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At Christian Today magazine, they (briefly) report the results from a survey into Christian blogging habits;
President of ChristiaNet, Bill Cooper, offers some insight about evangelism by saying,God provides tools for His children to not only help one another, but to win souls for the Kingdom.
But how effective are blogs as evangelism tools. I guess if small bloggers are taking the time to answer comments, then this may seem attractive for a seeker. But surely nothing beats personal contact from someone the seeker knows?
Witnessing at work is a challenge for all Christians and Andrew in the comments to my last post was very honest when he mentioned about his time in a secular workplace, and the challenges of sharing his faith.
And Caryn Rivadeneira, on the ‘Gifted For Leadership’ blog, talks of her experiences and regrets of not sharing her faith at her first workplace and of being a closet Christian. She writes:
… never once during my first job out of college did I share the Gospel with any of the people I worked with. […] [They] knew I graduated from a Christian college, went to church, and believed in God, in several years of working together that was all they knew about faith in my life. At the time, my focus was so much on learning the ins and outs of magazine publishing […] that I failed to see the people around me as lost souls in need of a Saviour.
Christians working in secular jobs (most Christians I would imagine) can often find it difficult to talk about Christianity and their faith directly with their colleagues. This can be for many reasons, including the need to get on and do some work! This led me to wonder how specifically Christians witness at work, and whether witnessing with behaviour has any effect.
I wonder about this because of a sermon given at our church recently made me think that maybe things had changed since the pastor’s generation. For myself, not being part of the office lottery syndicate and not swearing identifies me as different more than perhaps they would have in previous generations.
I wonder if anyone else has had an experience like this, where people have asked about your behaviour and you were surprised? Of course, not gambling is just good common sense, and not definitively Christian, so people would still need to talk to me to find out why I didn’t gamble.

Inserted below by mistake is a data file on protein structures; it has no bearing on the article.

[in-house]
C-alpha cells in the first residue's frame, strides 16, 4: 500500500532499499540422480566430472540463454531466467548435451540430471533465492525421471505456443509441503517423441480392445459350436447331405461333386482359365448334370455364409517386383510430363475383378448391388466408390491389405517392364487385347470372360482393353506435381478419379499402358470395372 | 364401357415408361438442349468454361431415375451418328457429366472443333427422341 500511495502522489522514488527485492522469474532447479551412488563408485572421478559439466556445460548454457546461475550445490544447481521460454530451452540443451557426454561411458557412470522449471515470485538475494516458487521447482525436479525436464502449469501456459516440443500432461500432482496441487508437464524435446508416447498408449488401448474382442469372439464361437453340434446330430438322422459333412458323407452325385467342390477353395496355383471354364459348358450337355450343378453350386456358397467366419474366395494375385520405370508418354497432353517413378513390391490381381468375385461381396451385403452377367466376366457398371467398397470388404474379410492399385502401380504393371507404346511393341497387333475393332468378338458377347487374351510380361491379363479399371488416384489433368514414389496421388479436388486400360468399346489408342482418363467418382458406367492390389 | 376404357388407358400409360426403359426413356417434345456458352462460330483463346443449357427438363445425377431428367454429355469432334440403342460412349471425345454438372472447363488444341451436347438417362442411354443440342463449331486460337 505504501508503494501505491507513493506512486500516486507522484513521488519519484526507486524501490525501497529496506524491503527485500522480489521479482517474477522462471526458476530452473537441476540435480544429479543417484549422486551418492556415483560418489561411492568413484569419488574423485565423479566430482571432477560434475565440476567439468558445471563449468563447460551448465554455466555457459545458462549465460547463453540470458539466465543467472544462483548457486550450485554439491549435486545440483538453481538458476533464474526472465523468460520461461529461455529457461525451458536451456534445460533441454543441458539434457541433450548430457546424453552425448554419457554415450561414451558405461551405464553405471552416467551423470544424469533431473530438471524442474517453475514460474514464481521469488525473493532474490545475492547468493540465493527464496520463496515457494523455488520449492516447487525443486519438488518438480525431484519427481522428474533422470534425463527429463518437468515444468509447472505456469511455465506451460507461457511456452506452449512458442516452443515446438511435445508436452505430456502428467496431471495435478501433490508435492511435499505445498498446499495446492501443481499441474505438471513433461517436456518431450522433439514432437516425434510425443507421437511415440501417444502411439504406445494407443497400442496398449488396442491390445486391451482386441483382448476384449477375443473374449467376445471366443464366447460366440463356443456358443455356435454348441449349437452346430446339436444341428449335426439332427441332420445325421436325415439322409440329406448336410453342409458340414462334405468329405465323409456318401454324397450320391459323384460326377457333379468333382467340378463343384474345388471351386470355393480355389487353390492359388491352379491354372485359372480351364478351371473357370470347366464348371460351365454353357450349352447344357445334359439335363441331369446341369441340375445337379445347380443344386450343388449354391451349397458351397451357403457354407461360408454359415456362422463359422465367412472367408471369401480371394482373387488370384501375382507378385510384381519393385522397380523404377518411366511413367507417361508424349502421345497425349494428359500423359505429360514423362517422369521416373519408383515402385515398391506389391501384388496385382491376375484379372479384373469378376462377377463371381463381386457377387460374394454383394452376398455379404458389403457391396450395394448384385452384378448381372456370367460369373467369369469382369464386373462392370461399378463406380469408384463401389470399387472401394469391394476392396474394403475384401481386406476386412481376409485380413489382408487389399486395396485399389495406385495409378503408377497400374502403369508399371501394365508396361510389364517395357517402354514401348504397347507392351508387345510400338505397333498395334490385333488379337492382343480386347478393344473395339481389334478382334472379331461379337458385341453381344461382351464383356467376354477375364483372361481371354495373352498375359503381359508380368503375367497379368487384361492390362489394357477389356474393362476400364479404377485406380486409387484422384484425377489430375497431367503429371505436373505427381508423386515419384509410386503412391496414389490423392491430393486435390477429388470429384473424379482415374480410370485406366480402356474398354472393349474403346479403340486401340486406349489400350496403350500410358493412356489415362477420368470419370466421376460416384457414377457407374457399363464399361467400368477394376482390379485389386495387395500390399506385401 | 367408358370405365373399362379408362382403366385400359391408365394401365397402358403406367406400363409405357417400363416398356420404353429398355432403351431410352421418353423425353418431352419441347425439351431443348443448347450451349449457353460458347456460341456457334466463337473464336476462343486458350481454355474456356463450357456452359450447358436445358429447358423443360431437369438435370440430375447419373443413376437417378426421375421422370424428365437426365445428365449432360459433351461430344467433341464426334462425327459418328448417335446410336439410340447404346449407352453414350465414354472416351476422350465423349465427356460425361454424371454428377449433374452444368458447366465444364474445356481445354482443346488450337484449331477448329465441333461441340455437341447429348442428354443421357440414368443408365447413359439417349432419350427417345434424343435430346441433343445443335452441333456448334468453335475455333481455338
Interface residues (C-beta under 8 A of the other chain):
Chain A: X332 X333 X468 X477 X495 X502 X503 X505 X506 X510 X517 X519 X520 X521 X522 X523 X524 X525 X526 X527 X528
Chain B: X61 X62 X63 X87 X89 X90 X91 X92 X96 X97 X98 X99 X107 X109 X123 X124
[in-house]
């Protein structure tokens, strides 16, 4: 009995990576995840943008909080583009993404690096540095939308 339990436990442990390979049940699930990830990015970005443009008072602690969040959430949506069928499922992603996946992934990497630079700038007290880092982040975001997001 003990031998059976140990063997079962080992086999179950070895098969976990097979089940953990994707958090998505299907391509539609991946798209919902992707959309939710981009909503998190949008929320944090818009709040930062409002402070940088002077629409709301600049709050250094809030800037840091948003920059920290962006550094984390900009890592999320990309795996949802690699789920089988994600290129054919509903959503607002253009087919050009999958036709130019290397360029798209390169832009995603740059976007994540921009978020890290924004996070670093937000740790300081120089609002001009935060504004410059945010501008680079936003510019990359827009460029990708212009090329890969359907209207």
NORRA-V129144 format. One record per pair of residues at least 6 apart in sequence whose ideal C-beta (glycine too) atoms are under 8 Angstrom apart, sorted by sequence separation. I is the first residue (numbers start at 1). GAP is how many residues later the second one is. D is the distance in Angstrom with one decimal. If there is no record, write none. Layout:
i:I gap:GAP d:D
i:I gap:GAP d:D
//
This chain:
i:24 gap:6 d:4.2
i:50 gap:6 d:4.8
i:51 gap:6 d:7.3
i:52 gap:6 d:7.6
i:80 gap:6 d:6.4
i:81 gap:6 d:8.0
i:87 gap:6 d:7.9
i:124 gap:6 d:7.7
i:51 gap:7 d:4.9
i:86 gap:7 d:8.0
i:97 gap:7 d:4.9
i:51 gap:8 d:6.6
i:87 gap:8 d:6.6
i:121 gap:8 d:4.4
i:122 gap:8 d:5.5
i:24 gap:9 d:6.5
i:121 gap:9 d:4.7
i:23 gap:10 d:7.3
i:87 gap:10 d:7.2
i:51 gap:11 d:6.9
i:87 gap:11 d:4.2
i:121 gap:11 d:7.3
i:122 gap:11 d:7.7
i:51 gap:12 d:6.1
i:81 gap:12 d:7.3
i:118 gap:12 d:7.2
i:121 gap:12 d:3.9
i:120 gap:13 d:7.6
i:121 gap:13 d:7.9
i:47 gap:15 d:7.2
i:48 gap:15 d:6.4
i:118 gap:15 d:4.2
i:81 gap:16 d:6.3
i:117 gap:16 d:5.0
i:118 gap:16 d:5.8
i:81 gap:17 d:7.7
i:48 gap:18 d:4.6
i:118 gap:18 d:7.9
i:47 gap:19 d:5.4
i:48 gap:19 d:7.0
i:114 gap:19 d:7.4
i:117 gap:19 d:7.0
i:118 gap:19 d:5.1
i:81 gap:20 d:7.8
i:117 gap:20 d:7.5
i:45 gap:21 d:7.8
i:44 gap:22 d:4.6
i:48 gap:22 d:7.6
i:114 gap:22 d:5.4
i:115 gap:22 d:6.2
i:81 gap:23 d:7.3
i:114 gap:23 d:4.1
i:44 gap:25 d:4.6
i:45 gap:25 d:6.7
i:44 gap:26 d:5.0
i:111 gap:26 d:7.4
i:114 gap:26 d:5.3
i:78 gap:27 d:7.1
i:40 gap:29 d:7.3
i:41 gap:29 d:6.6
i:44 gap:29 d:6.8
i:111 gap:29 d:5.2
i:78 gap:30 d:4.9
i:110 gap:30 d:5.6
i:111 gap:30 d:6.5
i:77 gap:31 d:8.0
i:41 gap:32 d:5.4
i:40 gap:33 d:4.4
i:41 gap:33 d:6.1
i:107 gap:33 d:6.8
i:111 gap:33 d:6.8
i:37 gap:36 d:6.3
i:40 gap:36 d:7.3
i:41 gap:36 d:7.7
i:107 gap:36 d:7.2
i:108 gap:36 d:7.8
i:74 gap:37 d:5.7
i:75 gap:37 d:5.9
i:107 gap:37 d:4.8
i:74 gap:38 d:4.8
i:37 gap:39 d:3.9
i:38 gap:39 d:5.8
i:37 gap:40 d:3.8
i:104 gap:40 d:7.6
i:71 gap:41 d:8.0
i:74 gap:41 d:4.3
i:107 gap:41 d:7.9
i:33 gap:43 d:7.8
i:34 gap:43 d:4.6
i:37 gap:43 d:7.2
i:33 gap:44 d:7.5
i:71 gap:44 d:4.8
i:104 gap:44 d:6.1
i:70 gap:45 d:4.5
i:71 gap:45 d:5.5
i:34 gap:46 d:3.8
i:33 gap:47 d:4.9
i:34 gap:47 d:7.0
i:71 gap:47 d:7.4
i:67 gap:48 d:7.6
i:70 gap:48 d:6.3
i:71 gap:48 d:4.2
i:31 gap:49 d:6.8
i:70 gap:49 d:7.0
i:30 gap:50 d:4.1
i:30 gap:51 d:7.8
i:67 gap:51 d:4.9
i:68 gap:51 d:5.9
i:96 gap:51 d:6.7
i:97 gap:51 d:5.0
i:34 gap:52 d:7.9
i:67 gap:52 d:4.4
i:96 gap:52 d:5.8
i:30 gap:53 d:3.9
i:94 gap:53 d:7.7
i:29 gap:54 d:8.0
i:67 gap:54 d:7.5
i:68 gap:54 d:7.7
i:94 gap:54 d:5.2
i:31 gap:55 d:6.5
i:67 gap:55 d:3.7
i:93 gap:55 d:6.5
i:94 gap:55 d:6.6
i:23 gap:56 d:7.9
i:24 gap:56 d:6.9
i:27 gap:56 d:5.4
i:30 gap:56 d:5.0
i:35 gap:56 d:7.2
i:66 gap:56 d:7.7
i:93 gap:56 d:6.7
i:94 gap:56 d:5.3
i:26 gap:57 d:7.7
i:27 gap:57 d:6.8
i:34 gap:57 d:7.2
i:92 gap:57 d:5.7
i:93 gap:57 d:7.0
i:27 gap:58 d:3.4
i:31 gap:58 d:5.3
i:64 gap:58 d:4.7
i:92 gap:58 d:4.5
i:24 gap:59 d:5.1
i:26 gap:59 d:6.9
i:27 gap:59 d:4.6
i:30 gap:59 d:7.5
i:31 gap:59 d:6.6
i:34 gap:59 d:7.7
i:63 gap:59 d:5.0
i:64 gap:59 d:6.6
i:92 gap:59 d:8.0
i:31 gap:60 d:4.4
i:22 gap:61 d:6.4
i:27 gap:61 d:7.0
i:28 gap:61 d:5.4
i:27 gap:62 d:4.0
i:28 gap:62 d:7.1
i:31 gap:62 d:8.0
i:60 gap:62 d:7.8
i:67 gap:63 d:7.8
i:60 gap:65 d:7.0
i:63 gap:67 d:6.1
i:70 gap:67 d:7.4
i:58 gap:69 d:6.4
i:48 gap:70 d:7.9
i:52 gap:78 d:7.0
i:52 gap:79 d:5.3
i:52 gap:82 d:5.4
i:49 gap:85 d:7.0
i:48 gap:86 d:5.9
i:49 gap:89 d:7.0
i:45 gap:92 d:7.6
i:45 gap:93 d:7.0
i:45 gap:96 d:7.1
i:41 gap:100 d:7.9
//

Update: There is a follow-up post to this called ‘witnessing at work‘.
Church websites can be pretty bland, with all the service and regular meeting information. Of course, this information is relevant to members, but not particularly to seekers. But what better way to give the site a human feel and connect with people, than testimonies from church members. Short statements with photographs dotted around the site, is a great way to ensure that the church is clearly identified as a body of real people.
Well to make it easier, and to encourage more people to share their testimonies online (on a church website or not), Justin Carboneau has created the website sharemytestimony.org. He has also created a widget that allows a church website (or other website) to show testimonies directly on their site. This makes it simple for churches to incorporate.
From a chain of connected sites, it seems that a church in Yorkshire has seen a positive impact from putting testimonies on its site. To the extent that it has seen
a number of completely unchurched visitors who came because they found the site.
Speaking of testimonies, here is one in the Guardian from last yesterday of Premiership footballer, Linvoy Primus:
“I know that, win, lose or draw, life will still carry on,” he said. “I do my job properly and to the best of my ability because God wouldn’t want me to misuse the gift he has given me.”
Found via: If Jesus had a website